Results: Depth of penetration was 10.8±1.47 (7-13) for the right nostril and mean 10.7±1.46 SD for the left nostril, this difference is not significant p=0.7. However, the difference in depth was 0.1±1.28 (-3.5-3.5). A difference ≥0.5 cm was observed in 6 cases (27%).
Conclusion: Mouth approach looks less aggressive than nasal approach for cooling the posterior part of the head and more specifically the brain for the treatment of out of hospital cardiac arrest (OHCA). It could be performed by non-CPR trained bystanders with minimal training and therefore started before the intervention of EMS.
Discussion: Nose: fossa nasalis is closer to the brain; however, distortion of the nasal septum may reduce penetration in 27% of patients. This may explain that cases of epistaxis have been reported. In addition, if the angle of introduction is not perpendicular to the head axis as it should be but follows the direction of the nose a blockage occurs before entering the target area. This could reduce the effectiveness of cooling and subsequently the success of the method. Mouth: is easy to access, no block up to the oropharynx, can be used by a lay person with no training with no risk of injury. In addition mouth and tongue offer a large surface exchange area which can be important for general cooling (in addition to localized cooling) for the protection of the heart and other noble organs as the liver, kidney and the lungs. However, oropharynx is more distant from the brain than nasal cooling. Therefore cold produced will take longer to reach the brain area. This limitation can be counterbalanced by faster administration of cooling before EMS arrival in the field.
University Psychiatric Clinic Ljubljana, Slovenia
Karin Sernec is an Associate Professor at University of Ljubljana, Slovenia. She has earned her PhD in 2010 with thesis entitled “Anxiety, depression and aggression traits in anorexia and bulimia nervosa patients”. She has been the Head of Slovenia’s Unit for Treatment of Eating Disorders ever since it was founded in 1999. Together with her colleagues she built a multidimensional, mixed-gender inpatient treatment program in addition to group and individual outpatient treatment of persons with eating disorders. She is leading Slovenian Expert Group for Eating Disorders and continues to contribute to this field as an author and co-author of numerous scientific publications.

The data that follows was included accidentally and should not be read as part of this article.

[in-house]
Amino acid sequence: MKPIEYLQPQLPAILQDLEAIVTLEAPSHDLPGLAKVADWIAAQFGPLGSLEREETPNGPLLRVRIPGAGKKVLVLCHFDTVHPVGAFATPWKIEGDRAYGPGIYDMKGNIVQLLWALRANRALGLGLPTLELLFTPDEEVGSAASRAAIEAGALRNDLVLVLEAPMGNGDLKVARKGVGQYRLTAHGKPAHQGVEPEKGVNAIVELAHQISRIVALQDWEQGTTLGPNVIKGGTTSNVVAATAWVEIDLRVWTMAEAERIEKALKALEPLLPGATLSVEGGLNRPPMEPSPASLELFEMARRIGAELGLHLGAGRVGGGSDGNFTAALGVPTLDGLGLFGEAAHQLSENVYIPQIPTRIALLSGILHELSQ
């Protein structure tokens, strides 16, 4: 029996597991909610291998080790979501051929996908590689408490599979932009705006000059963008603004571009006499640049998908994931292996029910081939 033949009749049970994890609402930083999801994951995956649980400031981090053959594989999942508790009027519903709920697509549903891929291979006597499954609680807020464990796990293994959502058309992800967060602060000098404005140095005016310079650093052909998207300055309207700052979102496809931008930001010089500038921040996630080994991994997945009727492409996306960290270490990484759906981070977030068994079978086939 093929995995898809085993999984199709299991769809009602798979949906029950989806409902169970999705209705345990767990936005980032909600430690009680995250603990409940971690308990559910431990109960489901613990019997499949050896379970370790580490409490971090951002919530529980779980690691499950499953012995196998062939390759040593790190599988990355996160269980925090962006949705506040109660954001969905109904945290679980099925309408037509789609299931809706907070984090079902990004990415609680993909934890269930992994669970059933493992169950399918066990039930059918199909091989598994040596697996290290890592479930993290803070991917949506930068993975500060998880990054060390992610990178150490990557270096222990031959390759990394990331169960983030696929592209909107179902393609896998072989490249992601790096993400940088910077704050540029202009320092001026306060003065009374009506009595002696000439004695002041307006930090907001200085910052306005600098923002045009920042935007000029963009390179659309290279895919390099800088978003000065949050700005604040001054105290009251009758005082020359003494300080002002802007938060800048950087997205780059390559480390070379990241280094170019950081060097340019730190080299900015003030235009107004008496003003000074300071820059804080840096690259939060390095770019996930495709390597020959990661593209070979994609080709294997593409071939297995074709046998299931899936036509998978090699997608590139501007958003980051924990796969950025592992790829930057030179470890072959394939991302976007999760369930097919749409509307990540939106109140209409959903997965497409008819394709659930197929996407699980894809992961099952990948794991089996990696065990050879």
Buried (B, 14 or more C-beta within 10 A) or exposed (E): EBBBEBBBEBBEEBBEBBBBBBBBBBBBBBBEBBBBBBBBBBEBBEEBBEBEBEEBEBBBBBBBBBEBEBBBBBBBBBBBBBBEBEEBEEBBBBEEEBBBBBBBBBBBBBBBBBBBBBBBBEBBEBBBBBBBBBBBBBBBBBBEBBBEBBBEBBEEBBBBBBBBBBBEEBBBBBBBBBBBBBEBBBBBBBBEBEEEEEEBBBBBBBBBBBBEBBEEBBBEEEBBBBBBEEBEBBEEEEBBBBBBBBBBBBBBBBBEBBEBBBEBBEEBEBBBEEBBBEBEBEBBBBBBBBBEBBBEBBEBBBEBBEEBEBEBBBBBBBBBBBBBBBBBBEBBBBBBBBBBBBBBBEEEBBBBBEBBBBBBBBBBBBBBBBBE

Until recently, eating disorders were a group of chronic mental disorders known only to a limited circle of professionals. Today, eating disorders are recognized as a significant contemporary medical problem in our society, even a public health issue. The etiological background of eating disorders is comprised of three major segments: Biological/genetic factors, socio-cultural factors and family environment. In most cases, there is a considerable overlap between these three. Eating disorders constitute: Anorexia nervosa, bulimia nervosa, binge eating disorder and recently emerged entities (orthorexia and bigorexia nervosa). Contrary to popular belief, eating disorders affect persons of all ages, genders and economic backgrounds. A key factor in successful outcome of an eating disorder is the patient’s own motivation for treatment. One of the most successful treatment approaches is psychotherapy, especially cognitive-behavioral, developmental-analytic and family psychotherapy. Pharmacotherapy is indicated in cases of comorbidity and is used as needed. The first line of treatment is on an outpatient basis. If that proves insufficient, an inpatient psychotherapeutic treatment is indicated. Recovery is not merely an absence of specific eating disorder symptoms, it means adequate psychosocial functioning.